By Joan E. Bertin
Even though a jury has now determined that Ward Churchill, a tenured professor at the University of Colorado, was fired as a result of his controversial views and in violation of his constitutional rights, his case remains controversial. The case, and the ongoing dispute it has generated, highlight the fact that when questions about academic competence are raised in conjunction with an attack on the expression of controversial views, the two issues become inextricably entangled, and any resulting review will, at best, appear to be tainted. This is not to suggest that academics who are embroiled in free speech controversies enjoy permanent immunity to charges of academic misconduct. Rather, it suggests the importance of addressing professional competency issues independently and responding with deliberation to charges of academic misconduct against controversial figures.
Churchill wrote an essay in 2001, shortly after the attacks on New York and Washington DC, in which he expressed the view that US foreign policies engendered hostility around the world, and that the US bore some responsibility for the attacks. He also referred to victims in the World Trade Center as “little Eichmanns,” analogizing them to the Nazi official who played a major role in deporting Jews and transporting them to concentration camps.
The essay attracted little attention until early 2005 when, on the eve of Churchill’s appearance at Hamilton College in New York, it was noticed by a faculty member, who sent it to the student newspaper. The paper published a story about it that was picked up by a Syracuse paper and online and eventually came to the attention of Bill O’Reilly, the well-known television commentator.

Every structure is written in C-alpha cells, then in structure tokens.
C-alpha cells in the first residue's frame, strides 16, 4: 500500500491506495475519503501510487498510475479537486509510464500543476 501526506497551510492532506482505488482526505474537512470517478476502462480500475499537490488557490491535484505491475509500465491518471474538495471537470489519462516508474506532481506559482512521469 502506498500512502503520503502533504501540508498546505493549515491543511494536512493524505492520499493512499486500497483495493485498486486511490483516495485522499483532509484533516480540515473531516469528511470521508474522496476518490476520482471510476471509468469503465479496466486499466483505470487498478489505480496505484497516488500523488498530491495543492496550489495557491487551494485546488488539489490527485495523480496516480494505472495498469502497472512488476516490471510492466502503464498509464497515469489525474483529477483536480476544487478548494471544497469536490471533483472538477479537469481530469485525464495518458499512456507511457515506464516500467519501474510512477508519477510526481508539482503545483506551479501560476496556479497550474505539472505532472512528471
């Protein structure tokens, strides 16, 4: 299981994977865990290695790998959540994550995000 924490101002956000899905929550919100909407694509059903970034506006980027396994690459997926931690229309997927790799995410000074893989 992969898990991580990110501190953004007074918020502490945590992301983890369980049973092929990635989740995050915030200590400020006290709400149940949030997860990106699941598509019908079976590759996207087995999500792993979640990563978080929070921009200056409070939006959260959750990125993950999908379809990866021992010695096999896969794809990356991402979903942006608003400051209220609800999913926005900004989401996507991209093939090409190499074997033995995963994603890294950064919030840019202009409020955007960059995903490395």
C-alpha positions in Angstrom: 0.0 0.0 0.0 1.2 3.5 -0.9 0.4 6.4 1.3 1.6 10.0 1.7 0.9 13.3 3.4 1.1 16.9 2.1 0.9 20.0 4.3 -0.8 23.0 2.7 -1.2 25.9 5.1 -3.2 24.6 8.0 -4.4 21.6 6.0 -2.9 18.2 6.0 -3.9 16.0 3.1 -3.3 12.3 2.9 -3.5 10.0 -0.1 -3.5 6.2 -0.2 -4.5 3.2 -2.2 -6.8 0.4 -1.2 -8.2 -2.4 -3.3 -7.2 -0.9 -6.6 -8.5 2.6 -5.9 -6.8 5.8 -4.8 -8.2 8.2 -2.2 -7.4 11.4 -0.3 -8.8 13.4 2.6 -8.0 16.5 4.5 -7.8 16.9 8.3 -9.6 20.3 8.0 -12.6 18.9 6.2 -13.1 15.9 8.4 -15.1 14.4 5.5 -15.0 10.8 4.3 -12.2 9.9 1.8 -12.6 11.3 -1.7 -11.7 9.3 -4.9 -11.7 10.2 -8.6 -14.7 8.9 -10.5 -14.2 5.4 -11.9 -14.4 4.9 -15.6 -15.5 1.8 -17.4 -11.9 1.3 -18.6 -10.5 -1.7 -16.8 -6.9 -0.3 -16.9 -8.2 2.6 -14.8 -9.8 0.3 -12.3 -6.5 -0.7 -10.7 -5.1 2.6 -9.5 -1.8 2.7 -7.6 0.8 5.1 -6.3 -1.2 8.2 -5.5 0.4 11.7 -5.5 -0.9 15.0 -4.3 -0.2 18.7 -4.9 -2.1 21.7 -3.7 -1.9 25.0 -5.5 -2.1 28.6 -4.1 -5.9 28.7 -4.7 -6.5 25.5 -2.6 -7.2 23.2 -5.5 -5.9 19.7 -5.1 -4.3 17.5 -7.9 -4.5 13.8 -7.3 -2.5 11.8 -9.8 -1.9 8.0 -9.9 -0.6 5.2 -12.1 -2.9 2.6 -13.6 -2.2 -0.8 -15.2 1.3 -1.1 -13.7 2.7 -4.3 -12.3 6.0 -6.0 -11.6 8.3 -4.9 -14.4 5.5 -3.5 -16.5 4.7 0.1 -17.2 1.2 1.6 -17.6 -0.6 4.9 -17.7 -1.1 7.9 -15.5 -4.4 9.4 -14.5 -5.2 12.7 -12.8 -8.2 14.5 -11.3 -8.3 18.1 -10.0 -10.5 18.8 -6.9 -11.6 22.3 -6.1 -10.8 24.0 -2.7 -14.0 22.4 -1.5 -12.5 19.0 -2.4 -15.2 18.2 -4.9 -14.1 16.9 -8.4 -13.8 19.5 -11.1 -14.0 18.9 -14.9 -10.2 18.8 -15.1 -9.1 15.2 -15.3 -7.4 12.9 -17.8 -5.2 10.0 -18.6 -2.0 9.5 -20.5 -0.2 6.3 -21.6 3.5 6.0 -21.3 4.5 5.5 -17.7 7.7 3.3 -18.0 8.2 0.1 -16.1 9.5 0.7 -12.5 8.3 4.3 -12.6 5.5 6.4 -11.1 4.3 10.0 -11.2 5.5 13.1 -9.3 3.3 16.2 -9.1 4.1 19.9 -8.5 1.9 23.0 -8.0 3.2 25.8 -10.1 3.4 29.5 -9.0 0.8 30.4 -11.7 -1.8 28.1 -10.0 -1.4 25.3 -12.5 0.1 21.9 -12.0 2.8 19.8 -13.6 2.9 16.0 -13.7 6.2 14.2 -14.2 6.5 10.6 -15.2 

O’Reilly, followed by numerous other media figures, took up the case against Churchill, creating a firestorm of criticism directed at him and the University of Colorado, where he was a tenured professor. Almost immediately, politicians in Colorado, from the Governor down, demanded his termination, threatening to cut funding to the university. After an emergency meeting of the Board of Regents, the acting Chancellor announced his intention to investigate Churchill to see if there was a basis to fire him. The University’s president defended Churchill’s right to hold and express controversial views, but she resigned, apparently under pressure, shortly thereafter.
The university quickly concluded that it would be unconstitutional to fire Churchill because of his views. Nonetheless, the Chancellor promised to examine Churchill’s record to see if there were other possible grounds for termination. Various charges of academic misconduct, including plagiarism, surfaced, or in some cases re-surfaced. The matter was then referred to a faculty committee to conduct a full investigation. The investigation was justified on the ground that charges of academic misconduct provide an independent and legitimate ground for investigation, regardless of the circumstances in which they arise.
In the spring of 2006, the committee concluded that Churchill had engaged in academic misconduct. Although the committee was divided on the question of penalty, the acting Chancellor announced that he would dismiss Churchill. An unsuccessful internal appeal followed and, in the spring of 2007, the new president also announced his intent to dismiss Churchill.